Crimson Bears Net Kings for Share of Conference Lead

    JDHS junior Chris Harris (5) scores past Ketchikan sophomore Andrew Kleinschmidt (13) and junior Clayton Olstad (11) in the Crimson Bears 52-45 win over the Kings at Juneau on Friday. (Klas Stolpe)

    Juneau, Alaska (KINY) - Juneau-Douglas High School: Yadaa.at Kalé junior Chris Harris scored six points in the final minute to secure a 52-45 win over the visiting Ketchikan High School boys basketball team on Friday and the Crimson Bears netted a share of the 4A Southeast Conference lead with the Kings.

      “Just a great game,” Harris said. “A team effort fully. We fought hard, worked until the end. A full team effort.”

      Ketchikan held a 36-34 lead starting the fourth quarter but JDHS junior Kai Hargrave hit a three for a 37-36 lead and junior Orion Dybdahl blocked a shot on one end and scored on the other for a 39-36 Crimson Bears advantage.

      Ketchikan freshman Marcus Stockhausen hit from past the arc, drew a charge for possession and junior Clayton Olstad put the Kings up for their final lead at 41-39.

      JDHS sophomore Alwen Carrillo had two assists among baskets by sophomore Sean Oliver, Dybdahl and Harris in a 9-2 run for a 48-43 Crimson Bears lead.

      After a Kings basket by senior Josh Rhoads, the Crimson Bears sophomore guard Alwen Carrillo put a perfect assist into Harris who was fouled and hit both. Then Carrillo and Harris forced a turnover and Harris was fouled and hit the games final two points from the line.

      “It feels awesome,” Carrillo said. “It just feels great to finally get a win. Especially against Ketchikan, our conference rivals. It feels great.”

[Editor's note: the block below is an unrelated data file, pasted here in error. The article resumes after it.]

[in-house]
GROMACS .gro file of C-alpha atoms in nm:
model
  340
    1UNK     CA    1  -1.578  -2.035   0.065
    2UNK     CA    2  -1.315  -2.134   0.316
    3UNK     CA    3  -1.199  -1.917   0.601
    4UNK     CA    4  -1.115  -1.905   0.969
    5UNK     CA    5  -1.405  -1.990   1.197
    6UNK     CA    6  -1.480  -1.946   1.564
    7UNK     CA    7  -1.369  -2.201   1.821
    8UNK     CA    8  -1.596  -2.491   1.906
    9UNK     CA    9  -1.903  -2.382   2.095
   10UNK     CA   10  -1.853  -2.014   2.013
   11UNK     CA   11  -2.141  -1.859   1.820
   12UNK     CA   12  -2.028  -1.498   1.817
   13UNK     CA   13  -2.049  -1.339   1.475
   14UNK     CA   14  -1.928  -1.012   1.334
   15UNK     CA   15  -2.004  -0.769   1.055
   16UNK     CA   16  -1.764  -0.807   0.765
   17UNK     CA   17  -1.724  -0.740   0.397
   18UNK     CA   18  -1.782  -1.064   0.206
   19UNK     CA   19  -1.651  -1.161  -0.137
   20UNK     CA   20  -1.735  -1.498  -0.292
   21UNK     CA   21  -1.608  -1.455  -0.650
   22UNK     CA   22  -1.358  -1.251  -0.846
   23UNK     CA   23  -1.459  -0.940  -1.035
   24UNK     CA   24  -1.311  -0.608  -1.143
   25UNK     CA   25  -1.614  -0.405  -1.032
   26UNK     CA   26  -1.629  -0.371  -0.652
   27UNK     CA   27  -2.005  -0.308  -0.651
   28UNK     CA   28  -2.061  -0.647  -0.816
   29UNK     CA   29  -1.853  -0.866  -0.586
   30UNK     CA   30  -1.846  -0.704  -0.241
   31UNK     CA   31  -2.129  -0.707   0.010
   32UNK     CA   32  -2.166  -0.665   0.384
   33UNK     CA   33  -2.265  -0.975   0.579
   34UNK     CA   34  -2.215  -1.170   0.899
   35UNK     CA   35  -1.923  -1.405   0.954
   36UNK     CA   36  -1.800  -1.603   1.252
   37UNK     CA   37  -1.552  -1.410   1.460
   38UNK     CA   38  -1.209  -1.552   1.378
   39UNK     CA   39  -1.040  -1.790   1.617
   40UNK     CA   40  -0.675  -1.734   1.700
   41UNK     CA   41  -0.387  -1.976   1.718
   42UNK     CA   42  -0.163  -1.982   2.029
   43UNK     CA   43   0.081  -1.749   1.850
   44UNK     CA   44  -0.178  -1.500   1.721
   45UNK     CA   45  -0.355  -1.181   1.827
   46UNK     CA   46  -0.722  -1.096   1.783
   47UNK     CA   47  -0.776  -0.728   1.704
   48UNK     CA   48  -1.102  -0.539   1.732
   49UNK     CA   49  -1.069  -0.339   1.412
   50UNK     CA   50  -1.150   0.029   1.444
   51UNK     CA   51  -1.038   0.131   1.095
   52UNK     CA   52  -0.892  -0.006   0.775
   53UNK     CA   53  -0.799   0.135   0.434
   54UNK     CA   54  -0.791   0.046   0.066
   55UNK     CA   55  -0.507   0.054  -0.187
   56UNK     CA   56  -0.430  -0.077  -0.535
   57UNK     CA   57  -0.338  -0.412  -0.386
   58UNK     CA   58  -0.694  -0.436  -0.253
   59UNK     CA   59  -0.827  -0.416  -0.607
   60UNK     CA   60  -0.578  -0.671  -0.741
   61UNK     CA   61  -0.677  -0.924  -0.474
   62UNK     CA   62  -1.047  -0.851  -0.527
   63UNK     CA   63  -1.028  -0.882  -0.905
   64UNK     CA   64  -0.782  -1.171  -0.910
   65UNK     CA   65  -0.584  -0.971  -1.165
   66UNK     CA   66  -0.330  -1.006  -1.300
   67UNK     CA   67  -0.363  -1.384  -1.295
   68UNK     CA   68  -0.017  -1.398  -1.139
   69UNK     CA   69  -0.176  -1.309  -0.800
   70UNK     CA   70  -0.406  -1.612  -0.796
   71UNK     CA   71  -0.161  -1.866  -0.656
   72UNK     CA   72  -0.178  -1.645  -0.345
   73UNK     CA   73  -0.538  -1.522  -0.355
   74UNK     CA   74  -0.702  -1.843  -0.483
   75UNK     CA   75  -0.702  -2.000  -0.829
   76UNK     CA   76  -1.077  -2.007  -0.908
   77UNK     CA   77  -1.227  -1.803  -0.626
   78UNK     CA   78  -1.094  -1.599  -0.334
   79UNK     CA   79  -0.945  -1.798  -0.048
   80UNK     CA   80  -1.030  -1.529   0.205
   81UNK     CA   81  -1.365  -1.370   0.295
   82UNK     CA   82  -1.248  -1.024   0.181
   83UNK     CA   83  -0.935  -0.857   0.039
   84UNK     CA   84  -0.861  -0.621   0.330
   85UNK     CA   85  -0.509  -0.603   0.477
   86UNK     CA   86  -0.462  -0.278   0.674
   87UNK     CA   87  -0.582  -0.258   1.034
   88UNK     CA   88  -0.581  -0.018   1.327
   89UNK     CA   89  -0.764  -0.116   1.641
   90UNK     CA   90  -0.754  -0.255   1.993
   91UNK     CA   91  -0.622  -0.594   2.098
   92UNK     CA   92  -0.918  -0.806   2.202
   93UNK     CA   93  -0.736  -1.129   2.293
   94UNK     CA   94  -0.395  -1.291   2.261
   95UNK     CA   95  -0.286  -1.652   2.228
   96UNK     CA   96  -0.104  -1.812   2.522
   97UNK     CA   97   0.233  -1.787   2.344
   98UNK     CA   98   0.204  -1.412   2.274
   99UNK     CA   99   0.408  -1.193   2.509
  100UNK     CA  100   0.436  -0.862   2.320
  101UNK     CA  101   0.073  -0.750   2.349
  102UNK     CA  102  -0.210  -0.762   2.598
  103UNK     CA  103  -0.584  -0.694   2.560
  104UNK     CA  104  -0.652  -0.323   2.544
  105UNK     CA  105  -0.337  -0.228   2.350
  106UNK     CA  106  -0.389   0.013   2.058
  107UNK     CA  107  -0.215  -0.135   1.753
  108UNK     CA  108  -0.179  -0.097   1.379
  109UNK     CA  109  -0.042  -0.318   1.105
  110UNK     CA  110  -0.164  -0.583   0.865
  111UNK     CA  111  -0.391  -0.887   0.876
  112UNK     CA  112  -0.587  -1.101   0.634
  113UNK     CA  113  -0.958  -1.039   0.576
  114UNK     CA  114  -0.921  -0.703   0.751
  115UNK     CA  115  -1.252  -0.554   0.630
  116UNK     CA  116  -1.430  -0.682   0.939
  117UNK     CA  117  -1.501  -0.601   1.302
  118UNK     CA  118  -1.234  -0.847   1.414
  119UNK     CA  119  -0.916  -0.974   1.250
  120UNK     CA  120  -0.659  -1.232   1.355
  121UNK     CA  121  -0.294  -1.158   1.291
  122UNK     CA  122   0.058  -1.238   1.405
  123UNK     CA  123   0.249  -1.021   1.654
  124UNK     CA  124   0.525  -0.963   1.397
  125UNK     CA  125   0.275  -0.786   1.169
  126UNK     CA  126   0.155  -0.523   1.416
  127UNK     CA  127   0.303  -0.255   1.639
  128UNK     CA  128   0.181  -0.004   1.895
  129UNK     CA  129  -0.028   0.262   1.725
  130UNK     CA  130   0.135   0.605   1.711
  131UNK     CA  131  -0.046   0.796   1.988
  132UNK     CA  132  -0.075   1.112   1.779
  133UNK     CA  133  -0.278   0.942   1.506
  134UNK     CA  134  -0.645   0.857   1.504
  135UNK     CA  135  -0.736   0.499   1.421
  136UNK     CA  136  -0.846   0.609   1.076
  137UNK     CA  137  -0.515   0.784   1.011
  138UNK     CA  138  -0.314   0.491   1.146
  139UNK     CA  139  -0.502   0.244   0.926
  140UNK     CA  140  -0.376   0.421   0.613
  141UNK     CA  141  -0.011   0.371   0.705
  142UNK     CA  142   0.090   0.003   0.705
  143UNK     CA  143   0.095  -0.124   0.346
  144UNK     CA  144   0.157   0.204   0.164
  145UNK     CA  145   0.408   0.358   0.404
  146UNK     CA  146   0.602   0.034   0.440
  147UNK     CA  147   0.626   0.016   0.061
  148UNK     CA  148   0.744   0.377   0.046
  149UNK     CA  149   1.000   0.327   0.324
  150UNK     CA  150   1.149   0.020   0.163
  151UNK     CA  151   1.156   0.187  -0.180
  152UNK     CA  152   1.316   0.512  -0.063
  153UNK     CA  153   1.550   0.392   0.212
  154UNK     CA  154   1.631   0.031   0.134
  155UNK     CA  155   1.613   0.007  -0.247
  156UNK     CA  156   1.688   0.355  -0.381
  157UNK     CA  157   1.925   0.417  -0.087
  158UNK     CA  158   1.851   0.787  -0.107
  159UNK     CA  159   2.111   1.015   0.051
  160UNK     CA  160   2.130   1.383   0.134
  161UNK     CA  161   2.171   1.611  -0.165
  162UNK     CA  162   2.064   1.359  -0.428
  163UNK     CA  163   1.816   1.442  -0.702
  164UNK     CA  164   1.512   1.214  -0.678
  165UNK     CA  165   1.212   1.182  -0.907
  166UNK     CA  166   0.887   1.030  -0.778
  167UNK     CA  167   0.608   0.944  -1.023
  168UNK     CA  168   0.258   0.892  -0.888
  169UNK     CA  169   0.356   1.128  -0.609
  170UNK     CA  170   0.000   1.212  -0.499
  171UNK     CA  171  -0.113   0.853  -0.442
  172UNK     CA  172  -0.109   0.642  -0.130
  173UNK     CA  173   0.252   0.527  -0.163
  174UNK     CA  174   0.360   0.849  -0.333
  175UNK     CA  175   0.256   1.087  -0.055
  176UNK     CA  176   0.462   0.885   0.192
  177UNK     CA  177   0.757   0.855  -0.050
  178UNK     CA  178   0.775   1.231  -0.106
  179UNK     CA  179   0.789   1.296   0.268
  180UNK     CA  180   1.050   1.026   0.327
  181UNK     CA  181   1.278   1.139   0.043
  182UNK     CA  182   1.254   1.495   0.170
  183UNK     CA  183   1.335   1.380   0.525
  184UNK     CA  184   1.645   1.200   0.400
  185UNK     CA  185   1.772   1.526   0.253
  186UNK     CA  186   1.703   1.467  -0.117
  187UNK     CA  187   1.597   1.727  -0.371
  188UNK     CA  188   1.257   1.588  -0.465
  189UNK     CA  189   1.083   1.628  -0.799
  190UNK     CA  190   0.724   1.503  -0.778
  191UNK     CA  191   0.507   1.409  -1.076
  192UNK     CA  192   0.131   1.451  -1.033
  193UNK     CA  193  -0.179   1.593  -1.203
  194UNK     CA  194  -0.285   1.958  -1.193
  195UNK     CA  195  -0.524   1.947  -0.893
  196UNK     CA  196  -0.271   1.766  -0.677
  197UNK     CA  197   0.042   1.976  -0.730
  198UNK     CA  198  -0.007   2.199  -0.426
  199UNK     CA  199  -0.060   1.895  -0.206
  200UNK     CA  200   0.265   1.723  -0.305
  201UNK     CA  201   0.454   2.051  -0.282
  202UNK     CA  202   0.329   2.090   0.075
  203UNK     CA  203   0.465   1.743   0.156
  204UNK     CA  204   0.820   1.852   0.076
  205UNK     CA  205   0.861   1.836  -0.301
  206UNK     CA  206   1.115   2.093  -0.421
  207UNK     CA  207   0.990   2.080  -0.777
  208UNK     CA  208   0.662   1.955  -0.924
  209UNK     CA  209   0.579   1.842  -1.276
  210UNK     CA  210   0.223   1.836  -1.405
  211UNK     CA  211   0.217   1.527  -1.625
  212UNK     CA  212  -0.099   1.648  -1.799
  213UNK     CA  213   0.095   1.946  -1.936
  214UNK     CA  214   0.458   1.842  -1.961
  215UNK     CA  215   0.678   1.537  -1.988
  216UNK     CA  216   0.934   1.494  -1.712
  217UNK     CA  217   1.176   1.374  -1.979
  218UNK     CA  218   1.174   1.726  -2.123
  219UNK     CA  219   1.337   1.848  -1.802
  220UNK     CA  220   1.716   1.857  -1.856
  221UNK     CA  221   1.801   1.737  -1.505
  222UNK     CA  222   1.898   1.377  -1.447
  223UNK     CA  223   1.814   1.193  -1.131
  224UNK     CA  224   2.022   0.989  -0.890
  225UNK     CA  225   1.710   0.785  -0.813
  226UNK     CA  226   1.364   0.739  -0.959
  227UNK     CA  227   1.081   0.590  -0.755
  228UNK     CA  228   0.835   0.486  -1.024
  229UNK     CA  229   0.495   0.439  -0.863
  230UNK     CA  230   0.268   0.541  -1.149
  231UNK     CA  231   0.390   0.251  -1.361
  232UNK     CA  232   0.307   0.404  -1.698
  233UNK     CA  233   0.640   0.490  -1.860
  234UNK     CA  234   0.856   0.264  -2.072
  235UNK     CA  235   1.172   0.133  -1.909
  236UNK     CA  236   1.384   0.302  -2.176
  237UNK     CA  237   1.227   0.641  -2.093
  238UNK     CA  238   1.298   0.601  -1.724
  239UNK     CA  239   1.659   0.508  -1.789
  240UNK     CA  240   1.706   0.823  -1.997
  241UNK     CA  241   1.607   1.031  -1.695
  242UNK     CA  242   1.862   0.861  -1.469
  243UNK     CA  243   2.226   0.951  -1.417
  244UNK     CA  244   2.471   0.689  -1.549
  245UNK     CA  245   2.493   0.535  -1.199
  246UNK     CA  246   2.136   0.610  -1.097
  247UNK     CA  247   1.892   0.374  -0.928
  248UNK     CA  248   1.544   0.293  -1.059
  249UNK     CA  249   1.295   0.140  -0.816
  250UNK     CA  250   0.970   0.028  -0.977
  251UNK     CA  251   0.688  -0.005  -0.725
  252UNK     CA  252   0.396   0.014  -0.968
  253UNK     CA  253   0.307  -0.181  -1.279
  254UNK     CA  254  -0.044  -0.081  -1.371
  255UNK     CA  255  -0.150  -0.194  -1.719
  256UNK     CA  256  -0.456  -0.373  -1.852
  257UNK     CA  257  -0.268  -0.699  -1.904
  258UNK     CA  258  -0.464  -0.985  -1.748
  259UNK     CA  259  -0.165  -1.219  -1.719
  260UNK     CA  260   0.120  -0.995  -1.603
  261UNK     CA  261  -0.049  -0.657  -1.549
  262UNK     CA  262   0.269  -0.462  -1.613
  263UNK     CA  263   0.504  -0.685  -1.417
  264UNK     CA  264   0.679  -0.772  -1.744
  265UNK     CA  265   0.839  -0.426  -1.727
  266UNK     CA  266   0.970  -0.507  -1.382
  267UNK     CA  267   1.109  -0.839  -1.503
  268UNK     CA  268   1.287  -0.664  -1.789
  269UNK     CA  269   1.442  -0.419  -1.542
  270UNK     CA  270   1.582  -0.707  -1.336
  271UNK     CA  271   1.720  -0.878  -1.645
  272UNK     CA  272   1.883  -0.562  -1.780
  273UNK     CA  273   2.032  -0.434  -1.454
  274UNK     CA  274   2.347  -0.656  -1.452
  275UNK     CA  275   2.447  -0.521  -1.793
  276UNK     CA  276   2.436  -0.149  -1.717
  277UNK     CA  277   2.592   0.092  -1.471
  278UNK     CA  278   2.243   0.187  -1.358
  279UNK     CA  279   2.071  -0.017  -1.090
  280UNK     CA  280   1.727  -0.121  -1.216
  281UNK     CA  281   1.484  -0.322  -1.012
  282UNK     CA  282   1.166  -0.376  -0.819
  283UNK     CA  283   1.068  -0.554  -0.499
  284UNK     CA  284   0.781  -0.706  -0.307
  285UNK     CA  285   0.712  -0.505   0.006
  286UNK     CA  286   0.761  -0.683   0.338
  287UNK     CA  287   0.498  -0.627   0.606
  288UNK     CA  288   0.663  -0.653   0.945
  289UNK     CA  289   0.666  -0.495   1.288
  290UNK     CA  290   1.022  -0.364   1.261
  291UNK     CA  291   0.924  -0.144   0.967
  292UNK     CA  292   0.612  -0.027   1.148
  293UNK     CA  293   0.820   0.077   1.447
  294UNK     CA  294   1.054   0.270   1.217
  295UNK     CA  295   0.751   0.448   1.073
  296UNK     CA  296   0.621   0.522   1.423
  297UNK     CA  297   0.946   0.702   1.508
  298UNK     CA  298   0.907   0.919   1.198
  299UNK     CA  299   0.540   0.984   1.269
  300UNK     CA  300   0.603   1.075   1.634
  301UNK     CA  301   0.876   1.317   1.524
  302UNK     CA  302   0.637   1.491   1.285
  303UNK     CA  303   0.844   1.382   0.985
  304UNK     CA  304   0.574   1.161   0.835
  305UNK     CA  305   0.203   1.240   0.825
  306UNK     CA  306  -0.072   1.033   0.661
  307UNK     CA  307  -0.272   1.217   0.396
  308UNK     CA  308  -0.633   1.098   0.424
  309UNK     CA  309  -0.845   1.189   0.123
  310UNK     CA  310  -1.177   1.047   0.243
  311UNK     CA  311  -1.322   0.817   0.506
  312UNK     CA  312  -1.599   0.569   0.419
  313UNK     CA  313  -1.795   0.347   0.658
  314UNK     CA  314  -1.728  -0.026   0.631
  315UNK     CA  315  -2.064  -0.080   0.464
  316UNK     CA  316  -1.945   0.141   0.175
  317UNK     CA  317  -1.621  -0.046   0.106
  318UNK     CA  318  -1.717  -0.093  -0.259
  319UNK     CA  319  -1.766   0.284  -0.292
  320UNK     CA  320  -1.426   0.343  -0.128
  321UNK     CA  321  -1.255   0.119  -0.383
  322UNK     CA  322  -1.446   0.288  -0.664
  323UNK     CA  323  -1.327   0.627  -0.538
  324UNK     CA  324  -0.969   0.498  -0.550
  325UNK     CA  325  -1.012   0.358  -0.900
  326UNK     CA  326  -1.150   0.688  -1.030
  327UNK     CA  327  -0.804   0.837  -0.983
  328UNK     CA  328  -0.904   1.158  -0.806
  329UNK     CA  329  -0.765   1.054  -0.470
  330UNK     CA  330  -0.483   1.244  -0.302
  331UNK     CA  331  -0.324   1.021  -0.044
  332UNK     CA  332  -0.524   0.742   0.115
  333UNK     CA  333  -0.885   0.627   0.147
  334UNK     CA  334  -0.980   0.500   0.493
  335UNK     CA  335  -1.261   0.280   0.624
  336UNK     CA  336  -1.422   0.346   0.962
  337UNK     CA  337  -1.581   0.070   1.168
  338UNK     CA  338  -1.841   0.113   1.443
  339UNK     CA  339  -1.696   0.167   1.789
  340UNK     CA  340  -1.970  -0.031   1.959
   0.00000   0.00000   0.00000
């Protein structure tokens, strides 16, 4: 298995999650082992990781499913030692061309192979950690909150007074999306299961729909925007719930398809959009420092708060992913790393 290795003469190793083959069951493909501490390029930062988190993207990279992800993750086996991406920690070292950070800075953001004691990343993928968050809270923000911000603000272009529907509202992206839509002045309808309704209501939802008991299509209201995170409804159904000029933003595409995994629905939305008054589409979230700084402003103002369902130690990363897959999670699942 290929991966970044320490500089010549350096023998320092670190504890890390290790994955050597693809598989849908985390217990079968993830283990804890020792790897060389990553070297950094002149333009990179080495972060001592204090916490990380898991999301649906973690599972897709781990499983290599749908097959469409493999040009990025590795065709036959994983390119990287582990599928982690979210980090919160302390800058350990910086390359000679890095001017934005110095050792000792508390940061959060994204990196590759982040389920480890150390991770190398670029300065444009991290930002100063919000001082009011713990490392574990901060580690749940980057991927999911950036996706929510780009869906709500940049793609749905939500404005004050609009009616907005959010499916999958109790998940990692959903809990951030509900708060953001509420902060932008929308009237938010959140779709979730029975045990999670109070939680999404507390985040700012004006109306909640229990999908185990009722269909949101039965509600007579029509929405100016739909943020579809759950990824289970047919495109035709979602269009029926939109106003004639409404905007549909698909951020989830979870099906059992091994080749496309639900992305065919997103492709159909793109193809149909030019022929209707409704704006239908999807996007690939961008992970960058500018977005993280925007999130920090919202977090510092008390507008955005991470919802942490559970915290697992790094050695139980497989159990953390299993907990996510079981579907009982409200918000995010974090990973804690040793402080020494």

The win gives JDHS a 2-1 Southeast Conference record, even with Ketchikan. The Kings have swept Thunder Mountain and the Crimson Bears split with the Falcons who are 1-3 SEC.

      “I’m sure the crowd loved it,” Juneau-Douglas coach Robert Casperson said. “It’s a great learning opportunity for us. We’re a young group, we’re explaining a lot of situations in-game.”

      Casperson said he wanted the team to clear the free-throw lane when Harris was shooting with 10 seconds left to play to insure they would not foul but the team thought he wanted two new players to substitute in the lane.

      It all worked out.

      “So we’re just learning through these situations,” Casperson said. “It’s a trial by fire. We’ve been tested all year long and I think it has been beneficial. One thing that is a lot of fun with this group is the emotions are pretty genuine. They are genuinely excited to get a conference win at home, to get any win at this point, and that is fun to see. I’m sure as we get more of these it will be a little bit more routine for us. But I’m really happy for them and the excitement that they are feeling right now. It is definitely a rollercoaster with this group.”

      The ride started from both teams from the opening tap on.

      Ketchikan junior Archie Dundas buried the games first basket from deep.

      JDHS sophomore Alwen Carrillo had two steals, one for a basket, and junior Orion Dybdahl a blocked shot which led to a score by senior Tias Carney.